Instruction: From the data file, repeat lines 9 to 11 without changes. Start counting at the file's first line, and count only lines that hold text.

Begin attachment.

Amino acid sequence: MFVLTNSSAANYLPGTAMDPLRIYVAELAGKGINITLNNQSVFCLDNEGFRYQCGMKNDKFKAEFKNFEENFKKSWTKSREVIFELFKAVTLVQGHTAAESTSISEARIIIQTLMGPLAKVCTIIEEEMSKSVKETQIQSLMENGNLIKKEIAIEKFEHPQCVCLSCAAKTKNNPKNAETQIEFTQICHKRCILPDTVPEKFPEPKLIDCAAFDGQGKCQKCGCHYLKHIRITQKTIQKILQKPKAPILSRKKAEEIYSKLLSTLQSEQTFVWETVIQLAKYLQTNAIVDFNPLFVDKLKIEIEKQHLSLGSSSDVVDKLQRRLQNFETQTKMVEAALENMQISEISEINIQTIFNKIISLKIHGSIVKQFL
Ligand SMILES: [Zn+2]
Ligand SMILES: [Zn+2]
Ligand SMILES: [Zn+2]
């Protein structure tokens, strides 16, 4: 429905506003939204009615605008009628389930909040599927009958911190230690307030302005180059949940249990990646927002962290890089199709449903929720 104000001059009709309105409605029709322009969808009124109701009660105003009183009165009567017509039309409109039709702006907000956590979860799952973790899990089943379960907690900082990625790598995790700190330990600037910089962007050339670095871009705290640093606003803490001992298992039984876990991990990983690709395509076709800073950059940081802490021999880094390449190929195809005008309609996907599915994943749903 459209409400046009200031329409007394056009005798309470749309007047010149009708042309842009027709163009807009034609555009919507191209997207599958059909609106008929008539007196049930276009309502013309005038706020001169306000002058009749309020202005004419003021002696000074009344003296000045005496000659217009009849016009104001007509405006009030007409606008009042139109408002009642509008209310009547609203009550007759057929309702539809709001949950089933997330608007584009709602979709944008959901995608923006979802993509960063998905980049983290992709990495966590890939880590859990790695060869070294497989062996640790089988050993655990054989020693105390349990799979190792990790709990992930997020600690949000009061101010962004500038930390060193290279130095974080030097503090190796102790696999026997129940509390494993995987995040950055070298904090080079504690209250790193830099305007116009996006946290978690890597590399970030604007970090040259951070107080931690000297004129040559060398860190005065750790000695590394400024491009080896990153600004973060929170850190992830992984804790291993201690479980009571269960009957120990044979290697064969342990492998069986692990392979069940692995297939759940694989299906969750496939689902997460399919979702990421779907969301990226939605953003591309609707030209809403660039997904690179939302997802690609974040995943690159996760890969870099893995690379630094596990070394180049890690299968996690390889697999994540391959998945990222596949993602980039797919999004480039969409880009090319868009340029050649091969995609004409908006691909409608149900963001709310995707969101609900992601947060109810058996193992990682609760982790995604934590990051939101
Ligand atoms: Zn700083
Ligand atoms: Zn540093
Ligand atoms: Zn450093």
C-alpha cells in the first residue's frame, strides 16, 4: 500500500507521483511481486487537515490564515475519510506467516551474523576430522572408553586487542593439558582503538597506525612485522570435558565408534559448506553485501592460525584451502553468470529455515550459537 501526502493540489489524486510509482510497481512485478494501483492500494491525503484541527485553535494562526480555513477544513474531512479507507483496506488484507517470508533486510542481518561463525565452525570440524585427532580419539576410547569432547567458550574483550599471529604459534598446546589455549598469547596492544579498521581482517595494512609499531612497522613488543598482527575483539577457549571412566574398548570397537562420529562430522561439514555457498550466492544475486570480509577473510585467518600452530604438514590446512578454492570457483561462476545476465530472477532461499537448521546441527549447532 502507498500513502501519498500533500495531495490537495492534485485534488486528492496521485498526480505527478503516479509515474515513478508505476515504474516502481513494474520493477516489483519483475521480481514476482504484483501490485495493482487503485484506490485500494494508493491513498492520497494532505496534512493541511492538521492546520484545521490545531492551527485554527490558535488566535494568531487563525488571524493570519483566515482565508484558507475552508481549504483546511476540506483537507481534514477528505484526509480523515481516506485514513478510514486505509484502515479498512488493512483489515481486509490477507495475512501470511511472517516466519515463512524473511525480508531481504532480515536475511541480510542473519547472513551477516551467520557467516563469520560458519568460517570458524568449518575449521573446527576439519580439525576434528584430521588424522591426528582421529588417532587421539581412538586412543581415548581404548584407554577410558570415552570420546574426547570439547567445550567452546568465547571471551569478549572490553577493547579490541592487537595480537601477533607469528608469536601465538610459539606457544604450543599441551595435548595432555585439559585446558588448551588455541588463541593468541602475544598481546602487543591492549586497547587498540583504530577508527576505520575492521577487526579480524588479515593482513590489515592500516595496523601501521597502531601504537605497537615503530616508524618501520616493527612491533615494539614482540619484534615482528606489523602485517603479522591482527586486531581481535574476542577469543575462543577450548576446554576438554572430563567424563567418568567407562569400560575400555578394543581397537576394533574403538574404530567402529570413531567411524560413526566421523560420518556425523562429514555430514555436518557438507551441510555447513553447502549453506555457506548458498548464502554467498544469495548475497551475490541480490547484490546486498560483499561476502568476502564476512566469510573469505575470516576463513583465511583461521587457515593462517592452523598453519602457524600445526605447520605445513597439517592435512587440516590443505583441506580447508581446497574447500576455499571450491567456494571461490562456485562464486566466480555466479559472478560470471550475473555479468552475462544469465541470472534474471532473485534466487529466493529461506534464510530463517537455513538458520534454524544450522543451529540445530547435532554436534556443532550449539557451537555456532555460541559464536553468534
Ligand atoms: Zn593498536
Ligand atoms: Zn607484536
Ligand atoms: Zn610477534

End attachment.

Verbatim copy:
C-alpha cells in the first residue's frame, strides 16, 4: 500500500507521483511481486487537515490564515475519510506467516551474523576430522572408553586487542593439558582503538597506525612485522570435558565408534559448506553485501592460525584451502553468470529455515550459537 501526502493540489489524486510509482510497481512485478494501483492500494491525503484541527485553535494562526480555513477544513474531512479507507483496506488484507517470508533486510542481518561463525565452525570440524585427532580419539576410547569432547567458550574483550599471529604459534598446546589455549598469547596492544579498521581482517595494512609499531612497522613488543598482527575483539577457549571412566574398548570397537562420529562430522561439514555457498550466492544475486570480509577473510585467518600452530604438514590446512578454492570457483561462476545476465530472477532461499537448521546441527549447532 502507498500513502501519498500533500495531495490537495492534485485534488486528492496521485498526480505527478503516479509515474515513478508505476515504474516502481513494474520493477516489483519483475521480481514476482504484483501490485495493482487503485484506490485500494494508493491513498492520497494532505496534512493541511492538521492546520484545521490545531492551527485554527490558535488566535494568531487563525488571524493570519483566515482565508484558507475552508481549504483546511476540506483537507481534514477528505484526509480523515481516506485514513478510514486505509484502515479498512488493512483489515481486509490477507495475512501470511511472517516466519515463512524473511525480508531481504532480515536475511541480510542473519547472513551477516551467520557467516563469520560458519568460517570458524568449518575449521573446527576439519580439525576434528584430521588424522591426528582421529588417532587421539581412538586412543581415548581404548584407554577410558570415552570420546574426547570439547567445550567452546568465547571471551569478549572490553577493547579490541592487537595480537601477533607469528608469536601465538610459539606457544604450543599441551595435548595432555585439559585446558588448551588455541588463541593468541602475544598481546602487543591492549586497547587498540583504530577508527576505520575492521577487526579480524588479515593482513590489515592500516595496523601501521597502531601504537605497537615503530616508524618501520616493527612491533615494539614482540619484534615482528606489523602485517603479522591482527586486531581481535574476542577469543575462543577450548576446554576438554572430563567424563567418568567407562569400560575400555578394543581397537576394533574403538574404530567402529570413531567411524560413526566421523560420518556425523562429514555430514555436518557438507551441510555447513553447502549453506555457506548458498548464502554467498544469495548475497551475490541480490547484490546486498560483499561476502568476502564476512566469510573469505575470516576463513583465511583461521587457515593462517592452523598453519602457524600445526605447520605445513597439517592435512587440516590443505583441506580447508581446497574447500576455499571450491567456494571461490562456485562464486566466480555466479559472478560470471550475473555479468552475462544469465541470472534474471532473485534466487529466493529461506534464510530463517537455513538458520534454524544450522543451529540445530547435532554436534556443532550449539557451537555456532555460541559464536553468534
Ligand atoms: Zn593498536
Ligand atoms: Zn607484536